Monday, January 26, 2015

A Birthday Tour

This past weekend marked the fifth year that I've done a 200K either the weekend before or after my birthday. This is either going to be the last time that I do this, or I am going to move my birthday to May.

There were years when this ride seemed easy. Maybe the weather was better, or I had goals that better aligned with a January 200K in spite of the conditions. Maybe a year in south Florida spoiled me.

Maybe I'm just getting old.

But back around Christmas when RandoGirl and the RandoDaughter and I discussed getting together in Chattanooga for the Sunday before my birthday, I thought this would be a great opportunity to spend a Saturday riding my bike to get there. I put together a route -- mostly using some of the standard roads and a few hidden gems from previous fleches, capping it with pieces of classic routes that the bike club down there runs. It was 150 miles, but if the weather was good and I started early that would be okay.

But the weather forecast turned dire, and a pre-dawn start began looking treacherous. Riding 150 miles over a couple of big mountains is hard enough -- add the fact that you're carrying an extra 15 pounds of clothing and toiletries and gear, the drag of a Dyna-Hub, and wanting to get into the downtown of a busy city before nightfall and it gets dismal. When Friday's rain became Friday evening's snow, I decided to drive to College Grove and ride on from there. It would not be as epic as biking the whole way, but it would still give me 130 miles and thus meet my birthday-ride requirements.

I could tell on the drive down that the more quiet roads still had plenty of icy spots. The last of the clouds were scudding away, and the sun kept trying to break through but it just yielded unwanted glare as I carefully picked my line through some sections of slush.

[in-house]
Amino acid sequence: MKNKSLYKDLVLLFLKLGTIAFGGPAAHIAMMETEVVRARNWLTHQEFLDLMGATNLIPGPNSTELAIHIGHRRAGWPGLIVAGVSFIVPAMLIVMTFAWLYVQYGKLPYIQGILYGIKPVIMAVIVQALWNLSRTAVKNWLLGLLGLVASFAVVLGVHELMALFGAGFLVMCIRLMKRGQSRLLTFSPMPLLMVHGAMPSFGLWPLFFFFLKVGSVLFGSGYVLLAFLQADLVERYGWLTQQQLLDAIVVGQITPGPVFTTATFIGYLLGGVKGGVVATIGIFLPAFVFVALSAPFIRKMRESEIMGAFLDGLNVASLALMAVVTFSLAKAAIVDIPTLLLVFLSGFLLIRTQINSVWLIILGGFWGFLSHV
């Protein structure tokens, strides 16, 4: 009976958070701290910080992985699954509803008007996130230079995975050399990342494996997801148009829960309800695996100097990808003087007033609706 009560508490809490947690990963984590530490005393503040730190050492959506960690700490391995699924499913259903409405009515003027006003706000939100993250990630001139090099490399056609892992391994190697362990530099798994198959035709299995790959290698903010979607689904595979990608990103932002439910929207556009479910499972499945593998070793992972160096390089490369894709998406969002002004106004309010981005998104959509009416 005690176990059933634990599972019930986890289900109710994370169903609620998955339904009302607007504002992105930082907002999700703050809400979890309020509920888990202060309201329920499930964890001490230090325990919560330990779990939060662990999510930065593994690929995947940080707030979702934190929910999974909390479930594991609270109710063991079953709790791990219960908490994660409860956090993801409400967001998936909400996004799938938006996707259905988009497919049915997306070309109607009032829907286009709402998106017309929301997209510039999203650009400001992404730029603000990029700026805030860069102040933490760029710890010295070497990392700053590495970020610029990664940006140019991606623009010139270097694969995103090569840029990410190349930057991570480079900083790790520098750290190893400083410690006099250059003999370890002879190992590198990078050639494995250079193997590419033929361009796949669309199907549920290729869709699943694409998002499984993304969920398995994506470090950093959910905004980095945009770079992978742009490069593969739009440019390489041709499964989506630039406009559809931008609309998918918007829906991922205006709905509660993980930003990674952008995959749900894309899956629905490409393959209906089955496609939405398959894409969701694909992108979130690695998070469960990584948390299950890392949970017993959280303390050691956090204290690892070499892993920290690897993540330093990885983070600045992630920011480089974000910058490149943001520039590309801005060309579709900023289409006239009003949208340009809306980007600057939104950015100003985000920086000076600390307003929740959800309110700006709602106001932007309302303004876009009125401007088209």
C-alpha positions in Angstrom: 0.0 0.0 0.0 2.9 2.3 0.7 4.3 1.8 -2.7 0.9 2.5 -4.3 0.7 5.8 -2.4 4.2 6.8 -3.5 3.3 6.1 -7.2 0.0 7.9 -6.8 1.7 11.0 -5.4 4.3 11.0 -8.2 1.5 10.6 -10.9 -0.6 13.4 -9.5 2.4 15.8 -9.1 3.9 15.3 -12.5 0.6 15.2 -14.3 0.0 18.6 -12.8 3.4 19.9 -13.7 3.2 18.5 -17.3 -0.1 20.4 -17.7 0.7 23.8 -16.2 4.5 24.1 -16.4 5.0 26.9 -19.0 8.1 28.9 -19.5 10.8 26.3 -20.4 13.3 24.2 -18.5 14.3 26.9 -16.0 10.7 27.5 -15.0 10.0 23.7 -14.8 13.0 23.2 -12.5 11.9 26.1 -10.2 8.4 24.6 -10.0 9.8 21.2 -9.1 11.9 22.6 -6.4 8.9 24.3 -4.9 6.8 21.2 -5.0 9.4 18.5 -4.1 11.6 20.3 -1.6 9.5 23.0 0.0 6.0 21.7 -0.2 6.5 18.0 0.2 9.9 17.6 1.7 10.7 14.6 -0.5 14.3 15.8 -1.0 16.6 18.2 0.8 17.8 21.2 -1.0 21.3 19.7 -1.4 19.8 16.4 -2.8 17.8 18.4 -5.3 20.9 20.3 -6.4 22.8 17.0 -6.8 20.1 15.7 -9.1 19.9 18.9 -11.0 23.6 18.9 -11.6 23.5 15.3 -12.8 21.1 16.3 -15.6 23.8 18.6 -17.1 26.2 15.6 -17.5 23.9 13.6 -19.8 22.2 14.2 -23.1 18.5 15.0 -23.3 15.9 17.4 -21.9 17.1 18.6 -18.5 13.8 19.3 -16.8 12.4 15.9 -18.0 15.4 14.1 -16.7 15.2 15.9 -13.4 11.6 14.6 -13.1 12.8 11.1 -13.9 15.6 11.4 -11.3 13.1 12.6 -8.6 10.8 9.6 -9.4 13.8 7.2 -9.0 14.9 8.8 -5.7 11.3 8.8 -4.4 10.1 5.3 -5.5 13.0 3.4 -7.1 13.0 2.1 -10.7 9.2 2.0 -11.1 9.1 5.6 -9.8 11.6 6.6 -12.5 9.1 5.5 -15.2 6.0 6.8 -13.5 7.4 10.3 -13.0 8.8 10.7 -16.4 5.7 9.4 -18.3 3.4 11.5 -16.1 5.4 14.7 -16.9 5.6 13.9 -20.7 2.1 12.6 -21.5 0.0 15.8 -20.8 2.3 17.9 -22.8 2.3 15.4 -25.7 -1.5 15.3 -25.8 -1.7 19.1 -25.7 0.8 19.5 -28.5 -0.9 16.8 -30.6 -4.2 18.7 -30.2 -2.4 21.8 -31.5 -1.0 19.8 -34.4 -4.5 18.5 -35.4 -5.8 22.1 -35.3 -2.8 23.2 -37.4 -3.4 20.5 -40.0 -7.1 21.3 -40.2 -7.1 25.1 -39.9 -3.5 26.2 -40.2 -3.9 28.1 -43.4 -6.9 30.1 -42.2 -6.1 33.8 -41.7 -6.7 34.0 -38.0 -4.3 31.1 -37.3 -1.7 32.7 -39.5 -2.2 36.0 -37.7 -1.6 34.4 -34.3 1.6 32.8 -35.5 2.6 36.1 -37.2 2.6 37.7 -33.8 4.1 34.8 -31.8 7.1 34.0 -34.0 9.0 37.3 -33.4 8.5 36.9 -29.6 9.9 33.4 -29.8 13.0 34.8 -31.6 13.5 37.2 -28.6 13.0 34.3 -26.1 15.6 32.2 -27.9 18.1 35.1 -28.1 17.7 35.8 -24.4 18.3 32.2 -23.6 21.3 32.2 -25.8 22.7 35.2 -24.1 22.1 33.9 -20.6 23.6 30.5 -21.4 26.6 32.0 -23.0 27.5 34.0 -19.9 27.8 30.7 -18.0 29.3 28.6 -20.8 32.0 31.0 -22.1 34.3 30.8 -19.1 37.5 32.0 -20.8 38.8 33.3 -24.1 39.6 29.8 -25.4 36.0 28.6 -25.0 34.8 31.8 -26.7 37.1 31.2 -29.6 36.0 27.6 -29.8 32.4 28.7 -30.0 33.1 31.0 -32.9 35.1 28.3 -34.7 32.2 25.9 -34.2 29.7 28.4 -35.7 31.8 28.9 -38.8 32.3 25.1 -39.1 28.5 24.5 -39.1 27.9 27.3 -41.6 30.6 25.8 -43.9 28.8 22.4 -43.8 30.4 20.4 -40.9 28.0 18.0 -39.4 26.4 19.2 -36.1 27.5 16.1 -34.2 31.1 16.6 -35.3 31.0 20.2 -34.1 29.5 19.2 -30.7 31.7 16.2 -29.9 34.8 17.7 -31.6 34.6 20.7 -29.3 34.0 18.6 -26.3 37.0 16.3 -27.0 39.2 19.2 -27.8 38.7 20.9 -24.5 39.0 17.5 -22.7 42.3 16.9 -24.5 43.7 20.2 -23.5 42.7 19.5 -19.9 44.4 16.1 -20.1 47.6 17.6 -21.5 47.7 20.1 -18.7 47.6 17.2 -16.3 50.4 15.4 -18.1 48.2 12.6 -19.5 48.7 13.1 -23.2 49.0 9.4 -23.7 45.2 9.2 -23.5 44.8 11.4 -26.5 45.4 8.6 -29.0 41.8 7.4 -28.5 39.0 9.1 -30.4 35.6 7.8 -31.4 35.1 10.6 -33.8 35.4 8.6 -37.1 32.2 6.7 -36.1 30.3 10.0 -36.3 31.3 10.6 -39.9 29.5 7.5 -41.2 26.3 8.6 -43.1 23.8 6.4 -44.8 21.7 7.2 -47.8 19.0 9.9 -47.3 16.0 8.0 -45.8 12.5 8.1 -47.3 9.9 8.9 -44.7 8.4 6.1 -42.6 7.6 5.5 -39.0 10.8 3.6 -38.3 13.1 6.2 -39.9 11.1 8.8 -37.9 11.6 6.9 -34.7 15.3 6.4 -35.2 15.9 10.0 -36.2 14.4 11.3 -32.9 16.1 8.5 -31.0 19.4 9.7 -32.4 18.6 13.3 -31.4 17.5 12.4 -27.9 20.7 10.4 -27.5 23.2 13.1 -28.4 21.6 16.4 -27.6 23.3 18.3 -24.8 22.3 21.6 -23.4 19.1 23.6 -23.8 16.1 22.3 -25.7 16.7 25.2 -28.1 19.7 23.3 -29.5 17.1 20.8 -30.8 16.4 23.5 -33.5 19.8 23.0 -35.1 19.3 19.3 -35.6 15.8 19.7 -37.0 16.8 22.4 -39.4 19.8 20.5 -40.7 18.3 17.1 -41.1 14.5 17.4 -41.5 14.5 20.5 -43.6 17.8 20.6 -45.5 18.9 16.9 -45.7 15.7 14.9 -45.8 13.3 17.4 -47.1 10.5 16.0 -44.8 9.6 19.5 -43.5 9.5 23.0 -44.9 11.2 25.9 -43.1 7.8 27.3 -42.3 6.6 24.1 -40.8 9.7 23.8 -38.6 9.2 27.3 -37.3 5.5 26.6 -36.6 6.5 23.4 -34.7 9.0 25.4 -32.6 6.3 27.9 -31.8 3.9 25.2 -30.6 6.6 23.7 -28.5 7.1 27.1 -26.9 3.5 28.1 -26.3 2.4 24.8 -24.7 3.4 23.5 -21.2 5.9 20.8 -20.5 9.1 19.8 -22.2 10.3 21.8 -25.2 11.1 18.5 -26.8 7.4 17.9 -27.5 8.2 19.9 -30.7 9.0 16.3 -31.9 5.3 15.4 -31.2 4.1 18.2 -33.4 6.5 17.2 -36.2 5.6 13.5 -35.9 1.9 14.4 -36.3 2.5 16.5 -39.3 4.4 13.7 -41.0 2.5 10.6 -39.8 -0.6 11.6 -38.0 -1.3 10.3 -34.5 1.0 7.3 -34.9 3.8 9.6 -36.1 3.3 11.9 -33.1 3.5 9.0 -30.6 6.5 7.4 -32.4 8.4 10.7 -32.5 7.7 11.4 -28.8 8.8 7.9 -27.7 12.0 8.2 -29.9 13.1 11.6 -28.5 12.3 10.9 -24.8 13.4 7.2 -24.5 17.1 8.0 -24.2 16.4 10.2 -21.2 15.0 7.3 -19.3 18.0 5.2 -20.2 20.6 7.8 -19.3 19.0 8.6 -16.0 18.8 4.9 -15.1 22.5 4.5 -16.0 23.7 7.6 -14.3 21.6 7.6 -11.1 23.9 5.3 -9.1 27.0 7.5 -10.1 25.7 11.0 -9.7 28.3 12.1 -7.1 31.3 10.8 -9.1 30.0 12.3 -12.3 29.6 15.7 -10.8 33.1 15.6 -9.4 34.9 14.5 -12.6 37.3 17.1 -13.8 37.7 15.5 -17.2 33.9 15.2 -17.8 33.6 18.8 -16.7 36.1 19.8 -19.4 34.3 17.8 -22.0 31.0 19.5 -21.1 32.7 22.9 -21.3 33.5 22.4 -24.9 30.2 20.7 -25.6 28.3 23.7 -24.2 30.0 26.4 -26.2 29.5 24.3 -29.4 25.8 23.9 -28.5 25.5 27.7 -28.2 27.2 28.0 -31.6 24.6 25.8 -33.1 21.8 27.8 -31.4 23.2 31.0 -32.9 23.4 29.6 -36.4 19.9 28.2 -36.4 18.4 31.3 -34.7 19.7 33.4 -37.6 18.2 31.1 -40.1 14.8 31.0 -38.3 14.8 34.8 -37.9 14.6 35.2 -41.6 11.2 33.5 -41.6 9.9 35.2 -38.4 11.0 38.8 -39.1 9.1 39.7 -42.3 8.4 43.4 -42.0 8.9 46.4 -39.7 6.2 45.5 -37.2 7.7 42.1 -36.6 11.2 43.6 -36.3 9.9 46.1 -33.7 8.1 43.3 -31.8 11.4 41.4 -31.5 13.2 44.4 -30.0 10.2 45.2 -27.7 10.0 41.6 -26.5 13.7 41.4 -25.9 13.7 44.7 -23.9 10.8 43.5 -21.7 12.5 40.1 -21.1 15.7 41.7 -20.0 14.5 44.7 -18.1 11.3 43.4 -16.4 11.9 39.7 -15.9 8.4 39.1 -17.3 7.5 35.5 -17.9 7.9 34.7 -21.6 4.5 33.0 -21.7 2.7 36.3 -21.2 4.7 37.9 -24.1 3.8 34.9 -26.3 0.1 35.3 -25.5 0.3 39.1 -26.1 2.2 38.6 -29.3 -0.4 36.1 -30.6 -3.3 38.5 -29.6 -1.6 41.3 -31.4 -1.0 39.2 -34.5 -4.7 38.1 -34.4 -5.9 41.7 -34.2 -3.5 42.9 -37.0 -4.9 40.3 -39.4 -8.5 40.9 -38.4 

By the time I passed through Rockvale and Versailles the sun had risen and the wind was starting up. Frankly, if not for the forecasted wind out of the northwest I would have cancelled, hoping instead for better weather next weekend. But the tailwind held steady and true for most of the day, giving me enough of a push to mitigate the other weather issues.

Another benefit of riding a bike on a day like this is that cars are more scarce, and the few that do venture forth are more kind as they pass. Maybe it's our natural forbearance for idiots ... or the way that we tend to walk widely around raving lunatics.

I stopped briefly in Bell Buckle for a bacon biscuit, swapping weather updates with a group of eight hunters sitting in the little cafe next to the store. They were still in camouflage clothing, with their faces painted in green and black stripes. When I asked them how they had done, one answered, "Great! We got 36!" I have no idea if that meant that they shot 36 of something, or if there was another method of scoring, but I had to admire their stamina in getting out so early on such a cold wet morning just to shoot at something.

After Bell Buckle I took a road that's been on a couple of my fleche routes, passing under I-24 through farmland virtually free of cars. Then I turned onto a road that I had often seen from that interstate but never ridden via bike, climbing through fields and into the forest up towards Manchester. Once again I was on a road for miles with no cars before coming around a bend right at the entrance to the parking lot of a Cracker Barrel.

I turned briefly north for a mile here, immediately realizing that the wind had indeed been in my favor for the past couple of hours. But the effort allowed me to get on some less-used lanes away from I-24, and I pretty much avoided the busy life of downtown Manchester.

At one point I realized that I was riding along the back side of the field where they hold the Bonnaroo Music Festival. In the middle of winter like this, it just looks like an empty field criss-crossed with roads that don't seem to have a logical purpose. I could see a couple of the stages way in the distance, and then I went by a road that led to at least an acre full of Port-a-Potties.

By now, I was pretty much south of where the previous night's snow had fallen. There were scant patches in some shady areas, but I definitely didn't have to worry any more about ice on the road. I blissfully cruised down the gentle slide south towards the ridge with a steady tailwind, barely turning the cranks as I zipped at 20 mph.

But that ridge kept looming as I went on, and with a ridge you never just get to ride down to it and go over. My route forced me north again for a bit, working my way into the wind to get over to TN-108 before heading south and up the long climb. Halfway, I found that the snow had apparently made it to the shady spots on that ridge, too.